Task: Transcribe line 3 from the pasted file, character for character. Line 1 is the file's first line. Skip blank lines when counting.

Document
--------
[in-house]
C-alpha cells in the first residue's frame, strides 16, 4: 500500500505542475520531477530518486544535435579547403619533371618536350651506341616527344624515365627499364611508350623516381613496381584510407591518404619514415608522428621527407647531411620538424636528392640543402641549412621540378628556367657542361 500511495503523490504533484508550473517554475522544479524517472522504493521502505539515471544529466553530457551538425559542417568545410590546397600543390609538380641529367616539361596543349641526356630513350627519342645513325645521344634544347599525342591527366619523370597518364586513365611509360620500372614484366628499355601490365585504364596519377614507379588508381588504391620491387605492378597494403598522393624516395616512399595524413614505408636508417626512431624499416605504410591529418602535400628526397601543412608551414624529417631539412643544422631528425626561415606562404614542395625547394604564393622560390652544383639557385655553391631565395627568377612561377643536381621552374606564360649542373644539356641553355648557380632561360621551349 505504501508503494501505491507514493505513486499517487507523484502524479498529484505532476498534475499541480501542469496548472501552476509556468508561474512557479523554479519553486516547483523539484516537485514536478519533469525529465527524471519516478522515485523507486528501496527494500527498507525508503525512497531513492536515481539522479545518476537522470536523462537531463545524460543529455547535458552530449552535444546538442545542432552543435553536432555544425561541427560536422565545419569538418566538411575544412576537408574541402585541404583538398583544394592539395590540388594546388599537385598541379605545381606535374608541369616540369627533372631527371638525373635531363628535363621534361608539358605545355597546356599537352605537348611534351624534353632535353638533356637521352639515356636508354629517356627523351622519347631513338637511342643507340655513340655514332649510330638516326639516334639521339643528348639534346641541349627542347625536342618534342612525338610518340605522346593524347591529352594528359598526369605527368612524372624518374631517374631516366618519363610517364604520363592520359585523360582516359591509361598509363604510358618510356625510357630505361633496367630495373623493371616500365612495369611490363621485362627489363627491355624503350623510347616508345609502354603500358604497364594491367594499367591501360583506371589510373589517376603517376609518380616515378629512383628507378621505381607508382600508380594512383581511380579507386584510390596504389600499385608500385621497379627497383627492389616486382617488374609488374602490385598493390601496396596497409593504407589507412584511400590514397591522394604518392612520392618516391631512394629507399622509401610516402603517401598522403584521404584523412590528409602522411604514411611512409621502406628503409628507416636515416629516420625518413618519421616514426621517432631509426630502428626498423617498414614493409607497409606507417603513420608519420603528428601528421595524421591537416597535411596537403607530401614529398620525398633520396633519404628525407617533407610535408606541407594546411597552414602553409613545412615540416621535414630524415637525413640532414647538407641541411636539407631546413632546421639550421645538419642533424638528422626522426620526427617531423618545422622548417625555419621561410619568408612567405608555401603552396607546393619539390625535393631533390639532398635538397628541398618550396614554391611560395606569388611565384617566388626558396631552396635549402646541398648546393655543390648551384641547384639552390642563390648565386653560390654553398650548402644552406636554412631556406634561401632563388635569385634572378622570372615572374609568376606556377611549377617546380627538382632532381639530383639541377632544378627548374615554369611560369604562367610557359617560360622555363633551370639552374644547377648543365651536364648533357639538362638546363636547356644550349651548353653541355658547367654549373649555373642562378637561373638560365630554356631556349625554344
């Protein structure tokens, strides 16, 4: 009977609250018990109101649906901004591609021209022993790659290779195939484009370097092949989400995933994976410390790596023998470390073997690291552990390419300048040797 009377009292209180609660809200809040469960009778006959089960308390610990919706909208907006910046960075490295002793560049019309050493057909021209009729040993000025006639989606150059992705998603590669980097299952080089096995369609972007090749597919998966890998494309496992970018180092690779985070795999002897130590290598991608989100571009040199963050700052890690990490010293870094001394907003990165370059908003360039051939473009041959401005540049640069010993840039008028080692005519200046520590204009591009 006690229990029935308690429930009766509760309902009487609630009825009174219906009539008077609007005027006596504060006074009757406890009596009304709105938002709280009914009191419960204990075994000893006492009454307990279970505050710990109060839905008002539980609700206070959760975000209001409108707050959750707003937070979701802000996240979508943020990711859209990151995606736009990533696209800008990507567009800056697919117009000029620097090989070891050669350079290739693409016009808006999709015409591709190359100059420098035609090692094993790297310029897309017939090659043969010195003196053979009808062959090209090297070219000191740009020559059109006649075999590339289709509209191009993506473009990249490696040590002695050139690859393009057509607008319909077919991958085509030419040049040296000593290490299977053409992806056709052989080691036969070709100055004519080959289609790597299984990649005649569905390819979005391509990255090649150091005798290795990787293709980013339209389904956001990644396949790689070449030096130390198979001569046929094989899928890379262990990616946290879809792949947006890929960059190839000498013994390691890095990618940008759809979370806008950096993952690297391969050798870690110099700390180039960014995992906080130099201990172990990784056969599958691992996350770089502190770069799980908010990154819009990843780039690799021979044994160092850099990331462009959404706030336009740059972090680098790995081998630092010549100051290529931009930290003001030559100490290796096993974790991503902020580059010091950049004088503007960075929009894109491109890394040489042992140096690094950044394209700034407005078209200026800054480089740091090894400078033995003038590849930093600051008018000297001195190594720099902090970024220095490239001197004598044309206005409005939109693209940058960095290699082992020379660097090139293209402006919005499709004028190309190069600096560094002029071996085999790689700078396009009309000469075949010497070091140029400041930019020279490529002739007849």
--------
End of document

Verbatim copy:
């Protein structure tokens, strides 16, 4: 009977609250018990109101649906901004591609021209022993790659290779195939484009370097092949989400995933994976410390790596023998470390073997690291552990390419300048040797 009377009292209180609660809200809040469960009778006959089960308390610990919706909208907006910046960075490295002793560049019309050493057909021209009729040993000025006639989606150059992705998603590669980097299952080089096995369609972007090749597919998966890998494309496992970018180092690779985070795999002897130590290598991608989100571009040199963050700052890690990490010293870094001394907003990165370059908003360039051939473009041959401005540049640069010993840039008028080692005519200046520590204009591009 006690229990029935308690429930009766509760309902009487609630009825009174219906009539008077609007005027006596504060006074009757406890009596009304709105938002709280009914009191419960204990075994000893006492009454307990279970505050710990109060839905008002539980609700206070959760975000209001409108707050959750707003937070979701802000996240979508943020990711859209990151995606736009990533696209800008990507567009800056697919117009000029620097090989070891050669350079290739693409016009808006999709015409591709190359100059420098035609090692094993790297310029897309017939090659043969010195003196053979009808062959090209090297070219000191740009020559059109006649075999590339289709509209191009993506473009990249490696040590002695050139690859393009057509607008319909077919991958085509030419040049040296000593290490299977053409992806056709052989080691036969070709100055004519080959289609790597299984990649005649569905390819979005391509990255090649150091005798290795990787293709980013339209389904956001990644396949790689070449030096130390198979001569046929094989899928890379262990990616946290879809792949947006890929960059190839000498013994390691890095990618940008759809979370806008950096993952690297391969050798870690110099700390180039960014995992906080130099201990172990990784056969599958691992996350770089502190770069799980908010990154819009990843780039690799021979044994160092850099990331462009959404706030336009740059972090680098790995081998630092010549100051290529931009930290003001030559100490290796096993974790991503902020580059010091950049004088503007960075929009894109491109890394040489042992140096690094950044394209700034407005078209200026800054480089740091090894400078033995003038590849930093600051008018000297001195190594720099902090970024220095490239001197004598044309206005409005939109693209940058960095290699082992020379660097090139293209402006919005499709004028190309190069600096560094002029071996085999790689700078396009009309000469075949010497070091140029400041930019020279490529002739007849």